The team is joined by GuestKats Mirko Brüß, Rosie Burbidge, Nedim Malovic, Frantzeska Papadopolou, Mathilde Pavis, and Eibhlin Vardy
InternKats: Rose Hughes, Ieva Giedrimaite, and Cecilia Sbrolli
SpecialKats: Verónica Rodríguez Arguijo (TechieKat), Hayleigh Bosher (Book Review Editor), and Tian Lu (Asia Correspondent).

Sunday, 12 October 2003


First trade marks are simply badges of origin for goods or services. Then they become aspirational lifestyle icons. Finally trade marks achieve the ultimate level of adoration when, just as people used to name their children after much-loved saints or heroes, now they name them after their best-loved brands. relates tales of children called Timberland (six American Timberlands were born in 2000), Canon (45 kids), Bentley (9 kids), Jaguar and Xerox. More tasteful names include Bologna (as in sausage) and Gouda (as in cheese). Several boys have been called Camry, after the Toyota car, while Chanel is used for girls. Apparently at least 10,000 different forenames are now in use in the United States, two-thirds of which were largely unknown before World War II.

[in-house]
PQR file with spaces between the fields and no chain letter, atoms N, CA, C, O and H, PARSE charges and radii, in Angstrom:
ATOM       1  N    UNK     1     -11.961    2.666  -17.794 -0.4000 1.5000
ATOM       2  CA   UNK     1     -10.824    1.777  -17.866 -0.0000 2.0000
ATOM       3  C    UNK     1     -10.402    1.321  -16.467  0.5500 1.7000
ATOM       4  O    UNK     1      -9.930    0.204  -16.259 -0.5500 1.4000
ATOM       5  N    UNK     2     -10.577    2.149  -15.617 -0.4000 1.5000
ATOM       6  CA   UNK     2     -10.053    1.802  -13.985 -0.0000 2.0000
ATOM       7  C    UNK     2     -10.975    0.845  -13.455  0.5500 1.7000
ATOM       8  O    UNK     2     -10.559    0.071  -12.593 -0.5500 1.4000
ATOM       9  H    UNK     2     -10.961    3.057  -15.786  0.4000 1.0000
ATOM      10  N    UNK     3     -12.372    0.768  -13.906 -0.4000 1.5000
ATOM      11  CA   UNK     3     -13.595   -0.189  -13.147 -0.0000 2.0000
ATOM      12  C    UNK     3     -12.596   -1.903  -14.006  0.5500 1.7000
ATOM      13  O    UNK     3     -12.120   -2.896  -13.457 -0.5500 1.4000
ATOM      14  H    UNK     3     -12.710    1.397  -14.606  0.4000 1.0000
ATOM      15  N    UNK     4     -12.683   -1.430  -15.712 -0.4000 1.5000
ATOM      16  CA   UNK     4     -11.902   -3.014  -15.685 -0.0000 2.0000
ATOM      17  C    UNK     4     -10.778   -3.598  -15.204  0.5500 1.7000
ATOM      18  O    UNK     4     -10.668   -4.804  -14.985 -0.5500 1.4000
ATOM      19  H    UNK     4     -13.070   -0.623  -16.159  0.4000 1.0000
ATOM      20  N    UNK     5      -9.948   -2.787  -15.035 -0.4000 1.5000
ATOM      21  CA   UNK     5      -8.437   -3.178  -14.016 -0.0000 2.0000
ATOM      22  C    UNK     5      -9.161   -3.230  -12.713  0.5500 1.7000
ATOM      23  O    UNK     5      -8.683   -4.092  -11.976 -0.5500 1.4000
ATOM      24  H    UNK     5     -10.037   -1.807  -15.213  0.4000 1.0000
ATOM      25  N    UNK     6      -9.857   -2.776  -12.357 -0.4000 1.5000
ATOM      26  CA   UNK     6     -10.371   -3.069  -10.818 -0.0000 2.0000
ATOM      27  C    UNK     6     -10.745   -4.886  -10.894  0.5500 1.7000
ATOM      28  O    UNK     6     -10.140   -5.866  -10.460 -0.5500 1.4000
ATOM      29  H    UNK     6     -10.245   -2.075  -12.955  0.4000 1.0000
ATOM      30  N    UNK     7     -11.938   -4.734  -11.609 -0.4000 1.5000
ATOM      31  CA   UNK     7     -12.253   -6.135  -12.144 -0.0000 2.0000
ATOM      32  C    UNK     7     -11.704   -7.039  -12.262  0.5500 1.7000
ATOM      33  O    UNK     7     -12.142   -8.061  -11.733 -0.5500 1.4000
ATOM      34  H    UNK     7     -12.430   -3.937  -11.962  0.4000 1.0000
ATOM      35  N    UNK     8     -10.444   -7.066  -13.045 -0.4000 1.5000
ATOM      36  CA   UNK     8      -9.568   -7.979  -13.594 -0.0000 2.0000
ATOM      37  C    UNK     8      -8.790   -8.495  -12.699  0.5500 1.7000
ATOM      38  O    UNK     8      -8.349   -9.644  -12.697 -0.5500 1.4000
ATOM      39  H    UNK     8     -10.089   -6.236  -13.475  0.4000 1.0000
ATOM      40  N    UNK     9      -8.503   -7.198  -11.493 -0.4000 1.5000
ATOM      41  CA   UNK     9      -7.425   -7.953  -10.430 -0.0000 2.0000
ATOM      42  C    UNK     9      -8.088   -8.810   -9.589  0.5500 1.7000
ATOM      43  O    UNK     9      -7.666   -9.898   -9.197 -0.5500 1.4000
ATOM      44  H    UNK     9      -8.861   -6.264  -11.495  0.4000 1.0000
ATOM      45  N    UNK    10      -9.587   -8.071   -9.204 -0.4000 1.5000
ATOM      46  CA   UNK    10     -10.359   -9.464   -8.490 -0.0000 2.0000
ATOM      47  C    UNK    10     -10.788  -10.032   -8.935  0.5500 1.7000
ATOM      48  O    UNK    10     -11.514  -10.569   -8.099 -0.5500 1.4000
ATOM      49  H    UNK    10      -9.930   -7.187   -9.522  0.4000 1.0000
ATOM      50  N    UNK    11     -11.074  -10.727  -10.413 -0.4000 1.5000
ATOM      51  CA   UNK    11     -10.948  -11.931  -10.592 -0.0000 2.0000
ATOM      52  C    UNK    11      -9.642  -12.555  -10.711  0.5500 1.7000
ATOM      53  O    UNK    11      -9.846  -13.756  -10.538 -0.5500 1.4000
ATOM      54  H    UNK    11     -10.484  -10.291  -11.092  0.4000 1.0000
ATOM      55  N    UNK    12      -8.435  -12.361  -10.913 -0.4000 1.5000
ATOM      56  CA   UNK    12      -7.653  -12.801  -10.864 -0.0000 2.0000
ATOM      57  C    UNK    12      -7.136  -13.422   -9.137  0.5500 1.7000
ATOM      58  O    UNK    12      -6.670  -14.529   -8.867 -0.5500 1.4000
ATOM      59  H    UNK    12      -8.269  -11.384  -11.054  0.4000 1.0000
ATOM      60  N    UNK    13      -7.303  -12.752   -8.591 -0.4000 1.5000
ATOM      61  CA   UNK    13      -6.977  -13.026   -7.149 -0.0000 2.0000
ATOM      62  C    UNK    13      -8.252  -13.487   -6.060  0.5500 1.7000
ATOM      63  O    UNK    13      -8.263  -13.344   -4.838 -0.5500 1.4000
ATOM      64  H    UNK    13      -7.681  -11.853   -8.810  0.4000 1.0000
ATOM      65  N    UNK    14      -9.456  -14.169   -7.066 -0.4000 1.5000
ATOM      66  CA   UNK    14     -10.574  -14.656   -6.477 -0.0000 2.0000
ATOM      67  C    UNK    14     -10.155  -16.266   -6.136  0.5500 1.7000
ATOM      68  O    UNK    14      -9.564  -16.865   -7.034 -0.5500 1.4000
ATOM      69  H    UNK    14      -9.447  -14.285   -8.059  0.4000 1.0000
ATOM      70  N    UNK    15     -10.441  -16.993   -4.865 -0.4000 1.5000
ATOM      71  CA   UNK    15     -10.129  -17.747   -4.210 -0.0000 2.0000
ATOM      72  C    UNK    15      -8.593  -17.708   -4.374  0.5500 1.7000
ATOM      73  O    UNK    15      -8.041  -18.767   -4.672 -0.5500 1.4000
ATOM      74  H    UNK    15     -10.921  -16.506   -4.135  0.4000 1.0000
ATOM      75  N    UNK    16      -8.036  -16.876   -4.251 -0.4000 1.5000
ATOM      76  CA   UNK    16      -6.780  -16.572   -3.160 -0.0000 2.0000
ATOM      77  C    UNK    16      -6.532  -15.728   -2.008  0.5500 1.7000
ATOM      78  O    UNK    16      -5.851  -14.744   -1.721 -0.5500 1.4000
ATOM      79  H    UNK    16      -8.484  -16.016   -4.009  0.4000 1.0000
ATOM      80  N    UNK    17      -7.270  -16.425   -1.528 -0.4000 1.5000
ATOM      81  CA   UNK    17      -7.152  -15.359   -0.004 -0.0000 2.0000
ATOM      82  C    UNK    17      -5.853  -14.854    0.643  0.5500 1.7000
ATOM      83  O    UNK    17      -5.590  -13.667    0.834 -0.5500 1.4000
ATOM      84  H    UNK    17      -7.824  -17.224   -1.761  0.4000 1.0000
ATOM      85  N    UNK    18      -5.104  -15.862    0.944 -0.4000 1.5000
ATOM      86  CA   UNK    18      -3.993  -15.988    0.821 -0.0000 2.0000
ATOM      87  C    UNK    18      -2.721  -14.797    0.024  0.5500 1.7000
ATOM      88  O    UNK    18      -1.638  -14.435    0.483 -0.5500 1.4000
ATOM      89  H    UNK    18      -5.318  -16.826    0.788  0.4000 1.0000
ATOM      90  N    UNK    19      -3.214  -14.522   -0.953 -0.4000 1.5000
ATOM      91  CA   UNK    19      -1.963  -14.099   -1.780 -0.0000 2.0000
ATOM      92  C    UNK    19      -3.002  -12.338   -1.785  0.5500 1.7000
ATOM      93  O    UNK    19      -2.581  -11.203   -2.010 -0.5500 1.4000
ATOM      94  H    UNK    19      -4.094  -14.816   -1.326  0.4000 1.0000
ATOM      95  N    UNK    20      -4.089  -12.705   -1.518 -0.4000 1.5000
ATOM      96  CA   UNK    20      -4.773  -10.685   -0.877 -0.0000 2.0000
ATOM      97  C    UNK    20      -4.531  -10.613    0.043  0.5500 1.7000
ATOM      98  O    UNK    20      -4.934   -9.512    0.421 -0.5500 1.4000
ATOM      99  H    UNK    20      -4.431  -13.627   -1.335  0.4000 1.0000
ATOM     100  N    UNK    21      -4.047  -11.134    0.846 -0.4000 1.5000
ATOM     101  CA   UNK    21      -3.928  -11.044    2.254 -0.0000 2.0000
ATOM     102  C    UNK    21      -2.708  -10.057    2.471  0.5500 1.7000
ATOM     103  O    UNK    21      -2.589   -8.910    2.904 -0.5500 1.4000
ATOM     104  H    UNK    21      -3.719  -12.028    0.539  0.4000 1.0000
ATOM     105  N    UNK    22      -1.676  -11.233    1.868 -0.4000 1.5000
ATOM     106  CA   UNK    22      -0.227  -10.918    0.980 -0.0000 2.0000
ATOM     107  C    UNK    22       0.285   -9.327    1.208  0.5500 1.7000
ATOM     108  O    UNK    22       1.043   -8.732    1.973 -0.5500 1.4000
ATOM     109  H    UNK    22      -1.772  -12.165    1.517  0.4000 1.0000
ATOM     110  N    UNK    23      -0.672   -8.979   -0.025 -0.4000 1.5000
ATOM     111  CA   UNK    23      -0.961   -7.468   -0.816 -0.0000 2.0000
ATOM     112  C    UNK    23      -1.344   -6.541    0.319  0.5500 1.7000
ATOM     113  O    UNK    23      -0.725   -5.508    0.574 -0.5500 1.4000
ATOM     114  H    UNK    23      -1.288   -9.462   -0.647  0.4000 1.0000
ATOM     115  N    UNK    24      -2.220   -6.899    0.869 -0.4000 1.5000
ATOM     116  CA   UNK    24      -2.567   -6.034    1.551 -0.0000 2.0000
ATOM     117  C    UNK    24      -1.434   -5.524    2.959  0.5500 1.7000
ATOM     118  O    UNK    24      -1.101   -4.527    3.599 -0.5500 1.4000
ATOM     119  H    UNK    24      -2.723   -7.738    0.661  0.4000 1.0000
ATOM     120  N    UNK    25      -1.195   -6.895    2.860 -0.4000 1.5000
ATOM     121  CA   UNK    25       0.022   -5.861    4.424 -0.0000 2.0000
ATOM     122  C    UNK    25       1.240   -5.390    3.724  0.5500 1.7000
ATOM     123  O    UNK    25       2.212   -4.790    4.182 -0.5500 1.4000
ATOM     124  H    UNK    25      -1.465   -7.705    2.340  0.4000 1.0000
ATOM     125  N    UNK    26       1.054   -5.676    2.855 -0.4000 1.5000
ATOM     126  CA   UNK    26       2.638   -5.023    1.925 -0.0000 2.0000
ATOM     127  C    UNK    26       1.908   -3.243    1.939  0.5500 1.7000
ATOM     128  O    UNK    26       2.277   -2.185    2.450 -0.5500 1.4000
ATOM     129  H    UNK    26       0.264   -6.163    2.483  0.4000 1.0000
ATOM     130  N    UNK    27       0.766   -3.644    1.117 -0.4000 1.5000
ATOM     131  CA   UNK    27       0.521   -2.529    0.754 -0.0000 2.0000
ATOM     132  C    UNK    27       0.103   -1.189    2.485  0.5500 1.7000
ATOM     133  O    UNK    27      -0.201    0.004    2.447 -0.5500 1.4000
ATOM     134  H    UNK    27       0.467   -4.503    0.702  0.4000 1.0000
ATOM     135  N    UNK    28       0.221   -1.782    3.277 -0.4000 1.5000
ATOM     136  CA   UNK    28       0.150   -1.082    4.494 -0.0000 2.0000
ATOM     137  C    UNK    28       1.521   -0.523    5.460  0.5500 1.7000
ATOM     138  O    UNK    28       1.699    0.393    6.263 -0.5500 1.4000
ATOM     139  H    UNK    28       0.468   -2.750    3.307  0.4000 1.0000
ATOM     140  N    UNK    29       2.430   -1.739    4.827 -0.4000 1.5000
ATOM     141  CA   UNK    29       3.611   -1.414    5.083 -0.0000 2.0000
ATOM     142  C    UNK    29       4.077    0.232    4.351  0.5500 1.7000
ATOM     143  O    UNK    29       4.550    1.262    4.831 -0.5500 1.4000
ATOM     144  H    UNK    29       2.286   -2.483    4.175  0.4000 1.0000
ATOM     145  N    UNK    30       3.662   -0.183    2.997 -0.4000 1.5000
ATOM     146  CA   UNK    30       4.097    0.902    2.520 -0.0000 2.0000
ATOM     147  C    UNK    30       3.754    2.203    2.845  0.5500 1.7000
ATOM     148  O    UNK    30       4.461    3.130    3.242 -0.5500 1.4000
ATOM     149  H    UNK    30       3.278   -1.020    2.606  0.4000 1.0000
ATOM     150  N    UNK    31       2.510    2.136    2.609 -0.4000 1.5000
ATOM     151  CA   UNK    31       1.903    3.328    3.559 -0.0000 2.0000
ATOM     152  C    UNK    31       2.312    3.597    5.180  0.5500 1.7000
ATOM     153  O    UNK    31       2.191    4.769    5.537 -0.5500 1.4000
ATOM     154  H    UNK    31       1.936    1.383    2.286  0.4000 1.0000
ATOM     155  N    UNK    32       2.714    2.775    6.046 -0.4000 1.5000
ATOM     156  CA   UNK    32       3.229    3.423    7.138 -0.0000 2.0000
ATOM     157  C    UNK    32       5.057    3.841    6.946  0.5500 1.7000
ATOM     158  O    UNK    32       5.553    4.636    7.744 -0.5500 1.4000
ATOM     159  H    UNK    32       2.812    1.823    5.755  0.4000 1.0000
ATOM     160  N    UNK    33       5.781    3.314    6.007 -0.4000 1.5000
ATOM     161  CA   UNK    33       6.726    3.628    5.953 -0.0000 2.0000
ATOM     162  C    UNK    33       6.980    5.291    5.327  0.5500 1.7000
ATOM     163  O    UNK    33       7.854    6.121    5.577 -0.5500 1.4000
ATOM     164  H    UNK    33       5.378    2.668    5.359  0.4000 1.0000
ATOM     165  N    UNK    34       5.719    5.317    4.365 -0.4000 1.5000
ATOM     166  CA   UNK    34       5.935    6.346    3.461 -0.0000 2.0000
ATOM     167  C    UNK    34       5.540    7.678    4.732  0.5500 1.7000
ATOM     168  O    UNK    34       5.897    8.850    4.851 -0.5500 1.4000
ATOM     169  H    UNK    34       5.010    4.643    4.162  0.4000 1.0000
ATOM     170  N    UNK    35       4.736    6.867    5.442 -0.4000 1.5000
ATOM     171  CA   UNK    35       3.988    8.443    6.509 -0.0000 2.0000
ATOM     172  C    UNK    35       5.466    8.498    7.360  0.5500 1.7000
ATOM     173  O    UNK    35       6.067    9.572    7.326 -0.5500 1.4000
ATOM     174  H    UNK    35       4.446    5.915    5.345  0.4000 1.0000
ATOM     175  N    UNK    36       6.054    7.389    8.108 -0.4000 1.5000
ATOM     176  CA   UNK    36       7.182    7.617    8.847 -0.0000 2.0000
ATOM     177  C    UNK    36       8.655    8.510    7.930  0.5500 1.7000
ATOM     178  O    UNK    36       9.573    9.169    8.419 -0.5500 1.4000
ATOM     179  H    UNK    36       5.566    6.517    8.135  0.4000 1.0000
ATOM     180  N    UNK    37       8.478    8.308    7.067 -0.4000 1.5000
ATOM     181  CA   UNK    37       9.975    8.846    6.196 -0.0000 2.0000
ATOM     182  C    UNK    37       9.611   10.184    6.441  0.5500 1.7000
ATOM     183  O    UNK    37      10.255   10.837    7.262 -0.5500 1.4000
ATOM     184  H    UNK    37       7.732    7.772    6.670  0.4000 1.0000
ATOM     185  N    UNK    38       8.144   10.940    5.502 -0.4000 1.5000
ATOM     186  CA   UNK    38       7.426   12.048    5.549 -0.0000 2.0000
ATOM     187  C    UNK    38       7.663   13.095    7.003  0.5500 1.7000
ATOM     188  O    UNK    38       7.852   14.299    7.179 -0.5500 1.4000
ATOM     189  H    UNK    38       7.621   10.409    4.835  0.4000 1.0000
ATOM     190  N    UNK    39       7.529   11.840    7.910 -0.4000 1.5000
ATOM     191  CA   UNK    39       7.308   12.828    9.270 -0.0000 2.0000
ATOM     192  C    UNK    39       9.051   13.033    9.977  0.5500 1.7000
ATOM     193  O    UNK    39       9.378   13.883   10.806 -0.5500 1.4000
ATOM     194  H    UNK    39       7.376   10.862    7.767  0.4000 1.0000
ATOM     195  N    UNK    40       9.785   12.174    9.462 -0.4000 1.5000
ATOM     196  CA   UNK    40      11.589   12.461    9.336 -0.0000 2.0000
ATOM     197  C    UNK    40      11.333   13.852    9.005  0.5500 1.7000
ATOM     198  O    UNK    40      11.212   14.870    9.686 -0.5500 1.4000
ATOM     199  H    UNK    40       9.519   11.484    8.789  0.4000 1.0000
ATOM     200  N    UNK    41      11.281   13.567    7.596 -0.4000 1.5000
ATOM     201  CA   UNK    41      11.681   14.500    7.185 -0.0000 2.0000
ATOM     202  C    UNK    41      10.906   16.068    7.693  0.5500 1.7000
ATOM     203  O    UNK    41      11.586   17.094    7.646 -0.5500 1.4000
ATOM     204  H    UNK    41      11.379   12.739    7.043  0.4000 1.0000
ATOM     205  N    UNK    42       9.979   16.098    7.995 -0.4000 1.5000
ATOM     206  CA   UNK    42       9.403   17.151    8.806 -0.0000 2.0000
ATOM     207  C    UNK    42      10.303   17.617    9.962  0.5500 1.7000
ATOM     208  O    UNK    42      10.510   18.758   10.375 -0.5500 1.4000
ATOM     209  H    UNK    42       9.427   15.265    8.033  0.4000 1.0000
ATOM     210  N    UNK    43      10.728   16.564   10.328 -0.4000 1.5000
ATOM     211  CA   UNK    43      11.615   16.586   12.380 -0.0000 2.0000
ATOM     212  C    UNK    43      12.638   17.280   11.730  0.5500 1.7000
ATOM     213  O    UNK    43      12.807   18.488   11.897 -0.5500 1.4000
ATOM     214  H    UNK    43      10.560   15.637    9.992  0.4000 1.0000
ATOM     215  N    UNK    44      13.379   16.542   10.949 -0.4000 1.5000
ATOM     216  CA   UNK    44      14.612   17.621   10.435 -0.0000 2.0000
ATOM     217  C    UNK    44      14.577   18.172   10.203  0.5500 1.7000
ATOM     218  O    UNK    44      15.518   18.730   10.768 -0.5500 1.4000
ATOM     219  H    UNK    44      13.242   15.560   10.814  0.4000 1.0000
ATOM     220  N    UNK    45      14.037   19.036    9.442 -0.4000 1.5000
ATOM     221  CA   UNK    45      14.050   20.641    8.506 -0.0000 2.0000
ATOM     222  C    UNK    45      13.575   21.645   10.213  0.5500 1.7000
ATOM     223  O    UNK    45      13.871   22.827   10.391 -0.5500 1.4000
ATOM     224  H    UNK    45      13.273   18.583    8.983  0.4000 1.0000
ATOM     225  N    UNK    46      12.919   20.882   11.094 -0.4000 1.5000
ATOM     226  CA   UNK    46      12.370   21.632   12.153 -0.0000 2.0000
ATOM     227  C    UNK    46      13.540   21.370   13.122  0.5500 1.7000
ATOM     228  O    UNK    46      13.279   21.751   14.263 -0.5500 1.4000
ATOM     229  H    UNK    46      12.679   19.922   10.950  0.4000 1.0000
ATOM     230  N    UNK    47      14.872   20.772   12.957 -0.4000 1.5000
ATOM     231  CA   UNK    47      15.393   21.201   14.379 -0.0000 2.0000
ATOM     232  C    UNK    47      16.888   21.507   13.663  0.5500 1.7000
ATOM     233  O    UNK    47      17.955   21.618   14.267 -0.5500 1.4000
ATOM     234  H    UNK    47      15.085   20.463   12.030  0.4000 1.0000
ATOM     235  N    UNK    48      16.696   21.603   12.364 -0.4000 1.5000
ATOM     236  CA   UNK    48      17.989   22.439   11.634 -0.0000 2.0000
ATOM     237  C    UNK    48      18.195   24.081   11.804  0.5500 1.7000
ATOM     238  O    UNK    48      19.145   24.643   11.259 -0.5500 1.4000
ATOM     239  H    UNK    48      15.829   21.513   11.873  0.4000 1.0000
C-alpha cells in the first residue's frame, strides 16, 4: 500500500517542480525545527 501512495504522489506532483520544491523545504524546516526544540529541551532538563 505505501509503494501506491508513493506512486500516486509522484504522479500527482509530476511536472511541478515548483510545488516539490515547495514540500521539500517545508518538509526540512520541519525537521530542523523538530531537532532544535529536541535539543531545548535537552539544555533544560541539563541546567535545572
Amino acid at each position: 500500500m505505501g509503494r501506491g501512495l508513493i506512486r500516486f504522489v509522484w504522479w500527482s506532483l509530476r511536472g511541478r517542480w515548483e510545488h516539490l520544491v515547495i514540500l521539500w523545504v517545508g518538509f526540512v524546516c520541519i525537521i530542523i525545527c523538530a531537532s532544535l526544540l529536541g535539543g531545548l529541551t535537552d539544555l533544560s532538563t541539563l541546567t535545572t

The IPKat hopes that the brand-naming of children will not be considered an infringing or dilutionary act and that the courts will not order them to be delivered up to trade mark owners for disposal or destruction.

Strange forenames here, here and here
Is it wise to give your baby an unusual name? Find out here and here
American Name Society here
Molecules with names that parents are unlikely to call their children here

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